“Weight loss too often refers to fat loss,” Baier says. “We don’t pay enough attention to body composition. With these new drugs, I wonder, are people eating the right way or simply not eating?” If patients get full from a bag of potato chips, they could fall short of the macro- and micronutrients necessary in a healthy diet, not to mention proteins.

“To maintain muscle, we need the metabolic machinery to burn more fat,” Baier says. “When you stop using a drug like Ozempic, you’ve probably lost muscle mass, making it even harder to maintain that weight loss.” This puts protein—or an ingredient like TSI’s muscle health ingredient MyHMB—back on the radar as a necessary complement to the poor diets resulting from semaglutide use.

While foods and supplements are not drugs, some do contain the compounds necessary to work through those GLP-1 pathways. Think bitter foods here, such as coffee, grapefruit, hops and Himalayan Tartary Buckwheat, the ancient crop being commercialized by Big Bold Health for immune performance. There’s also berberine, a bitter-tasting compound from the roots and stems of plants like goldenseal.

Another likely outcome from the success of Ozempic is further entrenchment of the pharmaceutical industry in its core business model, as opposed to any renewed interest in supplements as a consumer products category. “I fear that pharma will see such huge profits from off-label options here that they will push further away from the supplement space,” Bush says.

Weight management as a category

None of this has put a halt to innovation in weight management supplements so far, and the buzz around GLP-1 agonists could inspire a new front for irresponsible product development. “This category has been limited largely to stimulants, but now things are changing,” Bush says. “Due to the astronomical cost of the current Rx options, I predict some bad actors will appear, trying to take advantage of the wave.”

Bush is not alone in this thinking. “I predict within three months you will find a natural product that claims to do the same thing as these miracle drugs,” Anderson says. “Many supplements are marketed as alternatives to pharmaceuticals. I’m surprised we haven’t seen Ozempic alternatives already.”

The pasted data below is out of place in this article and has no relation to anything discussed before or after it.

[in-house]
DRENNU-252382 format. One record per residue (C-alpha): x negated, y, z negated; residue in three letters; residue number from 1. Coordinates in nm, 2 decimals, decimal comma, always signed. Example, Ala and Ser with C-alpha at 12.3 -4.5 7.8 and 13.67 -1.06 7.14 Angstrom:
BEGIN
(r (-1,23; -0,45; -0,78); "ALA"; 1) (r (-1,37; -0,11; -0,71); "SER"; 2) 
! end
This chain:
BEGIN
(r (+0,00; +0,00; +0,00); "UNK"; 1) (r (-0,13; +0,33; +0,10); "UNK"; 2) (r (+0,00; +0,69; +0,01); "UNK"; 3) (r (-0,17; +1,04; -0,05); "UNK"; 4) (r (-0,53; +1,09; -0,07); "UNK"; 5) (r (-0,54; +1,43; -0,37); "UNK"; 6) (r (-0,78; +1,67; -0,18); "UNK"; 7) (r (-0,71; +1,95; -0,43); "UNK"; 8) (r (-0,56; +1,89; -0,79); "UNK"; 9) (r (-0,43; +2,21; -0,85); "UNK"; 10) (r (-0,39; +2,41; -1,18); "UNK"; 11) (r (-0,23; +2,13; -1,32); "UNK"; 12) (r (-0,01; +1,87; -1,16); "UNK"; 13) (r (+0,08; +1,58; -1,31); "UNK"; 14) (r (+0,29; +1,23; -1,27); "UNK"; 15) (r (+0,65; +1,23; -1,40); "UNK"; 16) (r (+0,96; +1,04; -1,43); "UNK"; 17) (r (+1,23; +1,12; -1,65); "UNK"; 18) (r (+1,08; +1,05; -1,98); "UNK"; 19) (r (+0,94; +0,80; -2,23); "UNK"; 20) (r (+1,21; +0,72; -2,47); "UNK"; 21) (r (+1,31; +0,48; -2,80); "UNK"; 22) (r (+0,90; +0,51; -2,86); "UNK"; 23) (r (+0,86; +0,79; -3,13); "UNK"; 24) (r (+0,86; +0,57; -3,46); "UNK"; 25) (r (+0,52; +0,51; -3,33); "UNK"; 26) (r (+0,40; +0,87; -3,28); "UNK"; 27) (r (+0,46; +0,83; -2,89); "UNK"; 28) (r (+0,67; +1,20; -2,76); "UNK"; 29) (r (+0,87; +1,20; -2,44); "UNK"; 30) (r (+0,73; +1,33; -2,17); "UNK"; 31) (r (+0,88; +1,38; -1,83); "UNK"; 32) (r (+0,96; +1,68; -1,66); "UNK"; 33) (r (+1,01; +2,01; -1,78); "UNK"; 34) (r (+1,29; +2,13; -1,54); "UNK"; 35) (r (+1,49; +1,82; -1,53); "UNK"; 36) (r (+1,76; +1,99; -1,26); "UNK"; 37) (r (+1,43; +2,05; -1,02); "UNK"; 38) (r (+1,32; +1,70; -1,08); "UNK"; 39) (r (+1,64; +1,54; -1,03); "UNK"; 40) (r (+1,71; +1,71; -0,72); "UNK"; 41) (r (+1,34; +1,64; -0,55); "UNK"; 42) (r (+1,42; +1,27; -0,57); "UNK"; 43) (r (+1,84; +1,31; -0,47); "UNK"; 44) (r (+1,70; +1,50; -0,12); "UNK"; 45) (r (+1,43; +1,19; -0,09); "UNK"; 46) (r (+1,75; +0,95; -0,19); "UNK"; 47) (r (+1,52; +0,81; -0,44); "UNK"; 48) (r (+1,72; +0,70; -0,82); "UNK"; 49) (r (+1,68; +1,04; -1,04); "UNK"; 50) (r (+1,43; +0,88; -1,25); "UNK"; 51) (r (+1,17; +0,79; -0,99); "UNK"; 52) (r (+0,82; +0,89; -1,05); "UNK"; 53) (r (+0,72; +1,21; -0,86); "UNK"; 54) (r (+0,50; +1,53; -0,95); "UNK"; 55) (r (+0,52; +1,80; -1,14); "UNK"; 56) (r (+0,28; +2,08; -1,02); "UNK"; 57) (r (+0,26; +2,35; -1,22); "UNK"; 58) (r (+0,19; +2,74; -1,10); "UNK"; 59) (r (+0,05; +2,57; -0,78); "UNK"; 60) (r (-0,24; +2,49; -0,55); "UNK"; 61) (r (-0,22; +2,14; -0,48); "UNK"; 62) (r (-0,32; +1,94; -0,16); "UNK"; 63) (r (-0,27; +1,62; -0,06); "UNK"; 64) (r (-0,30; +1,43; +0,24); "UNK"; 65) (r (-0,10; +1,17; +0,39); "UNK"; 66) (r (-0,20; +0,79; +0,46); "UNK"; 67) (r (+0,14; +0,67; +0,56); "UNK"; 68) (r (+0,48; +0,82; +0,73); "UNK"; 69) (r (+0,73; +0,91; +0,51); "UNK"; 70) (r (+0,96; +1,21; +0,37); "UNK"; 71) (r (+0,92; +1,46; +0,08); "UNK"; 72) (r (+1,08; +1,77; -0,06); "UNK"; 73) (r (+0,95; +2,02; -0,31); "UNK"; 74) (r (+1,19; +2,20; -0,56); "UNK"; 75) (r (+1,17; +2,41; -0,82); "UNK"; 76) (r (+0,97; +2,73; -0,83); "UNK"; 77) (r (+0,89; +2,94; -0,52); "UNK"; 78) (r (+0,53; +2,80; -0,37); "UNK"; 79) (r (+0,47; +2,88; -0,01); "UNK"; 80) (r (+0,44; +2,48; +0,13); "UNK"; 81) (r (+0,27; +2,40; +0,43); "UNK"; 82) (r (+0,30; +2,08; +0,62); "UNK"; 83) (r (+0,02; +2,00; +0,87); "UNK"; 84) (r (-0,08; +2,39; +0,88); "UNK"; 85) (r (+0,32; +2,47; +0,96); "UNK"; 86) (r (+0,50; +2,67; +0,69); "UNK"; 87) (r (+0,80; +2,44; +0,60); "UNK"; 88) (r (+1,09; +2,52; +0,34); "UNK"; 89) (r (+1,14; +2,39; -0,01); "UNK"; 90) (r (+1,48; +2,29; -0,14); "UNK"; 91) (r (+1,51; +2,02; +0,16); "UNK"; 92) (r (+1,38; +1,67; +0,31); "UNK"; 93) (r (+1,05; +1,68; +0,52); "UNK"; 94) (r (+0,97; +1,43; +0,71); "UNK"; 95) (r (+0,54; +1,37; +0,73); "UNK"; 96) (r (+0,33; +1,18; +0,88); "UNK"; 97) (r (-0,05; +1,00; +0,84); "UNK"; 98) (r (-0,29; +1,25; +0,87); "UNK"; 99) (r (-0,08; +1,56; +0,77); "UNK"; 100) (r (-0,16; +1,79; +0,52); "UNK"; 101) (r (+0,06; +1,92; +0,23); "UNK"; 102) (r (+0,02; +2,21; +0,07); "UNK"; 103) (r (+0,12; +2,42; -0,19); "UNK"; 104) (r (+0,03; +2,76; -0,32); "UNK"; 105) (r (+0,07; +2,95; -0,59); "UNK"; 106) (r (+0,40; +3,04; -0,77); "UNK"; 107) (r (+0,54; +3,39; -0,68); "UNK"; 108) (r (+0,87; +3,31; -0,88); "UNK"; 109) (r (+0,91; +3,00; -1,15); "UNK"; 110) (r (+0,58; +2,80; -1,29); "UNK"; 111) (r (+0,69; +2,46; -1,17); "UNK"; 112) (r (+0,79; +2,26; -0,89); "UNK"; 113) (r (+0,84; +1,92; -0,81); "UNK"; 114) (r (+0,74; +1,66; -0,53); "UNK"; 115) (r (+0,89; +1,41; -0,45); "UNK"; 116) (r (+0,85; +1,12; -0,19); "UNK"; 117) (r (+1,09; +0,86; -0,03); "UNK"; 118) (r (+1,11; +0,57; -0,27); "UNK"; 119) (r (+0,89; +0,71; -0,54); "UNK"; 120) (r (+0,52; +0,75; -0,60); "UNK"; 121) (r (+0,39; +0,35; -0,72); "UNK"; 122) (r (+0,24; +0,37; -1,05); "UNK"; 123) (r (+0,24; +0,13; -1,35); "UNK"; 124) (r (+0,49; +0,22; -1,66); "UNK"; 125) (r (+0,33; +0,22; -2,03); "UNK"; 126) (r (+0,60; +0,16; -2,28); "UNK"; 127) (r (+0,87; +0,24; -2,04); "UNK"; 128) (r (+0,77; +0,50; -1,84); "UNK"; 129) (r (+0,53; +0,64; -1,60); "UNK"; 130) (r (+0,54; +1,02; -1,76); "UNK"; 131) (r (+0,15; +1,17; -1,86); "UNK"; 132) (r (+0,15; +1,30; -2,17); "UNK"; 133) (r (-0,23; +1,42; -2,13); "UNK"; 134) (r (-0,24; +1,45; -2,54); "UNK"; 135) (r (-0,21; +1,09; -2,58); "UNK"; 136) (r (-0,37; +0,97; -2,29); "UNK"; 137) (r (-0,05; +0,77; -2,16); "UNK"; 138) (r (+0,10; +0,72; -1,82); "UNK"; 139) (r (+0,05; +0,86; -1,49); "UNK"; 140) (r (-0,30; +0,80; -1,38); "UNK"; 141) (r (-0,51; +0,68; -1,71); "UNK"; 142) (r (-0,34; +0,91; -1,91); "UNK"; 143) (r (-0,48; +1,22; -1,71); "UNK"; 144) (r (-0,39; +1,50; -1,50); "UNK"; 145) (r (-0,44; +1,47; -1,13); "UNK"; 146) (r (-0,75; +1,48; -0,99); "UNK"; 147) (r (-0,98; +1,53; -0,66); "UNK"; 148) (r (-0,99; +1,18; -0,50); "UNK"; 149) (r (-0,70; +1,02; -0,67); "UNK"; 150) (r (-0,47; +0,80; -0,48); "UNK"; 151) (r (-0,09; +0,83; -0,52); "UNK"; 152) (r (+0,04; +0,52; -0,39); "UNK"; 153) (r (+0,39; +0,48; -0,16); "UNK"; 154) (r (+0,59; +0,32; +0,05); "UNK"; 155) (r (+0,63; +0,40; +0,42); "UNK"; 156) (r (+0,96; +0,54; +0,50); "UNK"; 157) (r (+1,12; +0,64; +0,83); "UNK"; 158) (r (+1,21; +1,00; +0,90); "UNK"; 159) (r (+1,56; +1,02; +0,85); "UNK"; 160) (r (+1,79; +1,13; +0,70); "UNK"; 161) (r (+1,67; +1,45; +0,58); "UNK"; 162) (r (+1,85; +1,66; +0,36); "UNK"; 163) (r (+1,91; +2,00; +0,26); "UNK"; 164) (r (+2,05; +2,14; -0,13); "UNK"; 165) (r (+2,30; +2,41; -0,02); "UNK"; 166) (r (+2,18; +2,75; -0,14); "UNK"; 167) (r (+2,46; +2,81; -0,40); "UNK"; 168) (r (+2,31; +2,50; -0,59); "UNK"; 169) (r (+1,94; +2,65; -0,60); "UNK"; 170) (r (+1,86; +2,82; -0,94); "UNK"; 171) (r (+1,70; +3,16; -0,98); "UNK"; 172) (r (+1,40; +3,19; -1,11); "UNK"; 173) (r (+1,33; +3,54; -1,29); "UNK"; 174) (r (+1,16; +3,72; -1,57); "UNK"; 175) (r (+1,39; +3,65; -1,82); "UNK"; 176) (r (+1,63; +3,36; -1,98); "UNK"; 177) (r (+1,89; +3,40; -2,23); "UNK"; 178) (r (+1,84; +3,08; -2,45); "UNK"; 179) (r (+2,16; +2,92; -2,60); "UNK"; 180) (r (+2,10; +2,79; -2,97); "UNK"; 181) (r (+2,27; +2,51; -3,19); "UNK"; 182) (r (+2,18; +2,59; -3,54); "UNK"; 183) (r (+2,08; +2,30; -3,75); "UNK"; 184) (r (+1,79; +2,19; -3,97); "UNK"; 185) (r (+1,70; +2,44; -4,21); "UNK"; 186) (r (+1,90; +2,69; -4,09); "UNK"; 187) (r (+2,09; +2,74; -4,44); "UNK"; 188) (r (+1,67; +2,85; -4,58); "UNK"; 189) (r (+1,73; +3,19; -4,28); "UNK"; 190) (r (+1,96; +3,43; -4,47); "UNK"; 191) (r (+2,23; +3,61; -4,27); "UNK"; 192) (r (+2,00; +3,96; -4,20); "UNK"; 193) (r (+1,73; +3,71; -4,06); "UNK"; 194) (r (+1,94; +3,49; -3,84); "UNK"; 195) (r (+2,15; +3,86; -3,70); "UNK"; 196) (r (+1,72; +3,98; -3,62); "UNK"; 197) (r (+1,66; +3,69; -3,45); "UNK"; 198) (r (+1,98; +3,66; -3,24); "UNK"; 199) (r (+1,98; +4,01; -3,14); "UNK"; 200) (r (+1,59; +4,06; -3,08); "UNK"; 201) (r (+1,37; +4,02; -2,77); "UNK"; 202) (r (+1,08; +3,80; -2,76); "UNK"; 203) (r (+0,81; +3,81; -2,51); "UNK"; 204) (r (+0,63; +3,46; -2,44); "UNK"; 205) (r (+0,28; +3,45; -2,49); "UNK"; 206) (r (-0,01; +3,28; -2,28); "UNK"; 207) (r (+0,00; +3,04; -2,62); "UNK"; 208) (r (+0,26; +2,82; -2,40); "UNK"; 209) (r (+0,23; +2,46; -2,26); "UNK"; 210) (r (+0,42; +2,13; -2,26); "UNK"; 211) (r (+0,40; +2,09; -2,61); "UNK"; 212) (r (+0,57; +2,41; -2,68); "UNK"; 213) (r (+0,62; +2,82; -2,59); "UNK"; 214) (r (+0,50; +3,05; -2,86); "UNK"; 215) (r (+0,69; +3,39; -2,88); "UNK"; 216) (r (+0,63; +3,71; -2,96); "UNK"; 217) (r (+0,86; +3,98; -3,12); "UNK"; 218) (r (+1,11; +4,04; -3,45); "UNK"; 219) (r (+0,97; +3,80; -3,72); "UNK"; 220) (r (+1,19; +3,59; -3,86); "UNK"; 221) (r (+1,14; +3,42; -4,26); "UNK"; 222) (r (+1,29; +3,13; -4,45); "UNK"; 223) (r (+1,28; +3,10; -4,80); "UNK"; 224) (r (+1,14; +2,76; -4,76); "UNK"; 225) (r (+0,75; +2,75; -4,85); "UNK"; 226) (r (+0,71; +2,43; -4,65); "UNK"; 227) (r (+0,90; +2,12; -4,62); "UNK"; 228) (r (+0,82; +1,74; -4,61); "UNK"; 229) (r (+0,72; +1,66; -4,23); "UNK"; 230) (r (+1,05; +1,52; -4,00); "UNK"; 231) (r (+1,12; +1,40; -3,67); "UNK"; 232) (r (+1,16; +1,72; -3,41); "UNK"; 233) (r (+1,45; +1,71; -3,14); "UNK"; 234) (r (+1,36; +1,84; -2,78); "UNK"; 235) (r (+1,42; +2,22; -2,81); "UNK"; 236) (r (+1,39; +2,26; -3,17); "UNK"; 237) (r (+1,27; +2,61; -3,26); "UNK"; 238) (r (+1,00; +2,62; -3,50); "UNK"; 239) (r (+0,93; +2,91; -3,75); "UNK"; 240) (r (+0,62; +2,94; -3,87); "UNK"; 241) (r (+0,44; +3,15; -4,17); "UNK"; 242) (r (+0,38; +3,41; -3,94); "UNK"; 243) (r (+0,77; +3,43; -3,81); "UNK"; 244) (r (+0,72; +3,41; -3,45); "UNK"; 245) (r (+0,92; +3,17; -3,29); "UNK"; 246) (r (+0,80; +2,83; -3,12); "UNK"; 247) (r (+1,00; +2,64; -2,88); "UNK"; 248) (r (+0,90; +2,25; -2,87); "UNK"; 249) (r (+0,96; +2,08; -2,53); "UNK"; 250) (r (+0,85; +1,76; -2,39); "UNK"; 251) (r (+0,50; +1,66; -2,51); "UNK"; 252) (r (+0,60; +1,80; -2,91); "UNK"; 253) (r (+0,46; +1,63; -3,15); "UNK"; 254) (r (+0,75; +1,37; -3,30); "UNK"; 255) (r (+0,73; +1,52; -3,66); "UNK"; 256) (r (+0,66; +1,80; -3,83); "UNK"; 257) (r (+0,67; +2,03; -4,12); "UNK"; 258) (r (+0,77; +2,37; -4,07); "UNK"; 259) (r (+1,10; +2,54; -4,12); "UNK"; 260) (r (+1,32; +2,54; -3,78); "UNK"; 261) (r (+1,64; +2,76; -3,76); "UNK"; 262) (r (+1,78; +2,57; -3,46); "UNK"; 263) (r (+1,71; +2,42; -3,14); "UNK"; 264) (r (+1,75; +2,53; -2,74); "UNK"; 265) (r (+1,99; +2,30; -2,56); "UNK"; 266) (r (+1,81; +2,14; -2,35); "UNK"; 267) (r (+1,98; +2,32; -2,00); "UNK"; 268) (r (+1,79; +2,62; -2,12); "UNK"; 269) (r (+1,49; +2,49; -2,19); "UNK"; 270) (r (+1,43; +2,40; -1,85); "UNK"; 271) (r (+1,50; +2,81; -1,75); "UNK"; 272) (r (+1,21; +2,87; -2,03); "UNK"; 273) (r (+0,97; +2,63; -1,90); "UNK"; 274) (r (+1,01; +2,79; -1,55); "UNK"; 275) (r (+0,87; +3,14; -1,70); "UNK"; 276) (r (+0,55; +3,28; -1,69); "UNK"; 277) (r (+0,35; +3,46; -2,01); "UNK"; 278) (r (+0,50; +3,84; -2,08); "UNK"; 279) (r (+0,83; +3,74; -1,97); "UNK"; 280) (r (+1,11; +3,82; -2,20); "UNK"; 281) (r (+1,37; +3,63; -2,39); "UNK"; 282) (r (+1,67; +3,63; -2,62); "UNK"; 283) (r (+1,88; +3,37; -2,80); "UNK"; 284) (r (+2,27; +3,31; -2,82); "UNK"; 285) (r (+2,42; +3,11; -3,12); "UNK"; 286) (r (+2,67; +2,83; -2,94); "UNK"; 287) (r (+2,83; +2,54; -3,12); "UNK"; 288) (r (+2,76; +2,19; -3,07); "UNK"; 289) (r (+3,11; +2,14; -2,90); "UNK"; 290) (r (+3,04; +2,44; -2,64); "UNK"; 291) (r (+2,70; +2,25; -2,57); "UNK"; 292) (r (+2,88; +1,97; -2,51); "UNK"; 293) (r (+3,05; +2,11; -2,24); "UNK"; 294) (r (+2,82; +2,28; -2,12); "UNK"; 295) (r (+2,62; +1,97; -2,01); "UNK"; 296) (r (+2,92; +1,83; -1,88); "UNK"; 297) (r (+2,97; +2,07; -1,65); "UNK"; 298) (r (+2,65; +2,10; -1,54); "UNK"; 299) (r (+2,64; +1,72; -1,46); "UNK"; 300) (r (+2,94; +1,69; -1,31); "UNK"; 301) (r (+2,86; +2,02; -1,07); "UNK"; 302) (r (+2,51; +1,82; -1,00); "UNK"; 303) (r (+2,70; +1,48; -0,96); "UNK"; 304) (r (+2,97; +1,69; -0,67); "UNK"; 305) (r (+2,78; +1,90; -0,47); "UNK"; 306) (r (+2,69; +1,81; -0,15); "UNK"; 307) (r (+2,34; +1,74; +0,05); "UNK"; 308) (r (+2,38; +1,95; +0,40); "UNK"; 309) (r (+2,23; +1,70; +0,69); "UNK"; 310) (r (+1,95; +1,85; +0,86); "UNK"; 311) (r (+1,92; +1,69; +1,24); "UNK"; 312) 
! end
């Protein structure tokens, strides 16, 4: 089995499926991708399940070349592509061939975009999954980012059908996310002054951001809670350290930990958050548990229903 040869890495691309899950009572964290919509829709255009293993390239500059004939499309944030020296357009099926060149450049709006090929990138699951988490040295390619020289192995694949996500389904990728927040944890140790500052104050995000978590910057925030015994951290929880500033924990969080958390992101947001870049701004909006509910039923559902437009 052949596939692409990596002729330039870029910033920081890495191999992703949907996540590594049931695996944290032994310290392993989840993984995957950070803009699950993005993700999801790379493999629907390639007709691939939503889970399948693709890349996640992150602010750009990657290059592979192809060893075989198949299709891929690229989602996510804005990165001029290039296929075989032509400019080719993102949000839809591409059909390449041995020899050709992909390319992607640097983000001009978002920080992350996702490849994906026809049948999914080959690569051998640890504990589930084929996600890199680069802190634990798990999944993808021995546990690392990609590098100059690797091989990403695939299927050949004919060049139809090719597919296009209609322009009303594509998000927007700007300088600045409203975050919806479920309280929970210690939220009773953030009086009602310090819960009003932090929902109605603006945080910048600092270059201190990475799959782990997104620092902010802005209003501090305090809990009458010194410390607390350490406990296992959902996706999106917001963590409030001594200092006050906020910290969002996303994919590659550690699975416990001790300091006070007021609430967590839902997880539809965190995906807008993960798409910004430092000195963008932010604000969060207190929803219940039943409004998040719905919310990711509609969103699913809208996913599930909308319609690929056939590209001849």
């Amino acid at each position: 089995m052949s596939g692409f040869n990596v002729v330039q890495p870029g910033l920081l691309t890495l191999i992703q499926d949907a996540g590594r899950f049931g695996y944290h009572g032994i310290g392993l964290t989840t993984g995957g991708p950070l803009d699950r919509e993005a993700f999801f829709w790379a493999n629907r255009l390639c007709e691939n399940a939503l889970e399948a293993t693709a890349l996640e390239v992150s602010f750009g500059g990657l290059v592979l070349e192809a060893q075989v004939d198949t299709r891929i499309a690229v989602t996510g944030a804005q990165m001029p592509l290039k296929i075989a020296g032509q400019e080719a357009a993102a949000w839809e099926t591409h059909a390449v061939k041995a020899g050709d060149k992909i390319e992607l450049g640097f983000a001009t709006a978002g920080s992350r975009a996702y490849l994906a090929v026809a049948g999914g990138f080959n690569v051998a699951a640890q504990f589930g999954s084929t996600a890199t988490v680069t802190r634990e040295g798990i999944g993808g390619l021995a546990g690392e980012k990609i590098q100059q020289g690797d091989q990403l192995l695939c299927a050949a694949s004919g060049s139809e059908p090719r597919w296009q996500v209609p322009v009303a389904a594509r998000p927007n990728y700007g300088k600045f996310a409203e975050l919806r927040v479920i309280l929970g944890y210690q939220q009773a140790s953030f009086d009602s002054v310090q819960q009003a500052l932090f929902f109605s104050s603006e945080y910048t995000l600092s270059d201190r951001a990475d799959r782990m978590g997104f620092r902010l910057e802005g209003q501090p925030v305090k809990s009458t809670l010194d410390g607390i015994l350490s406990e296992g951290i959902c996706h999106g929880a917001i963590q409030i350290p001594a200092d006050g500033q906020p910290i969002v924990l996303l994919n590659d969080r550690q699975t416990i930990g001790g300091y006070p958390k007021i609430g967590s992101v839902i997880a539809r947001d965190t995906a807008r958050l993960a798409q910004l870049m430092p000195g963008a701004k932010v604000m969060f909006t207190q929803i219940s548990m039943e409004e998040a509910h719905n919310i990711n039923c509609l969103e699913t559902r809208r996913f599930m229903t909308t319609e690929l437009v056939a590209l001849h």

It’s no surprise that two industry veterans like Bush and Anderson would share this concern, because weight loss is notorious for chasing fads and capitalizing on the quick fix. For every creatine that persists and gathers science to support it, there’s a coral calcium (or raspberry ketone or green coffee bean extract) capturing headlines for a brief moment and leaving a bad taste in its wake.

“To really improve weight outcomes, we need to get people making healthier choices,” Baier says. He points to Iovate’s Hydroxycut, a bestselling weight management supplement for many years running, deploying marketing campaigns that put the supplement inside a larger context. Rather than position the product as a stand-alone miracle cure, the message is softer and holistic. Hydroxycut is just a part of “your personal weight-loss journey.”

“Supplements help, but they’re one piece of it,” Baier says. “Companies are taking on the responsibility to educate and try to fix the whole problem.” This is the sensible answer for lasting outcomes and sustainable results in weight management, and a marked contrast to the noise surrounding Ozempic and its semaglutide relatives. Time will tell if consumers ever choose to get the message.

This article was included in Nutrition Business Journal's Condition Specific Issue. Visit the NBJ Store to learn more or subscribe.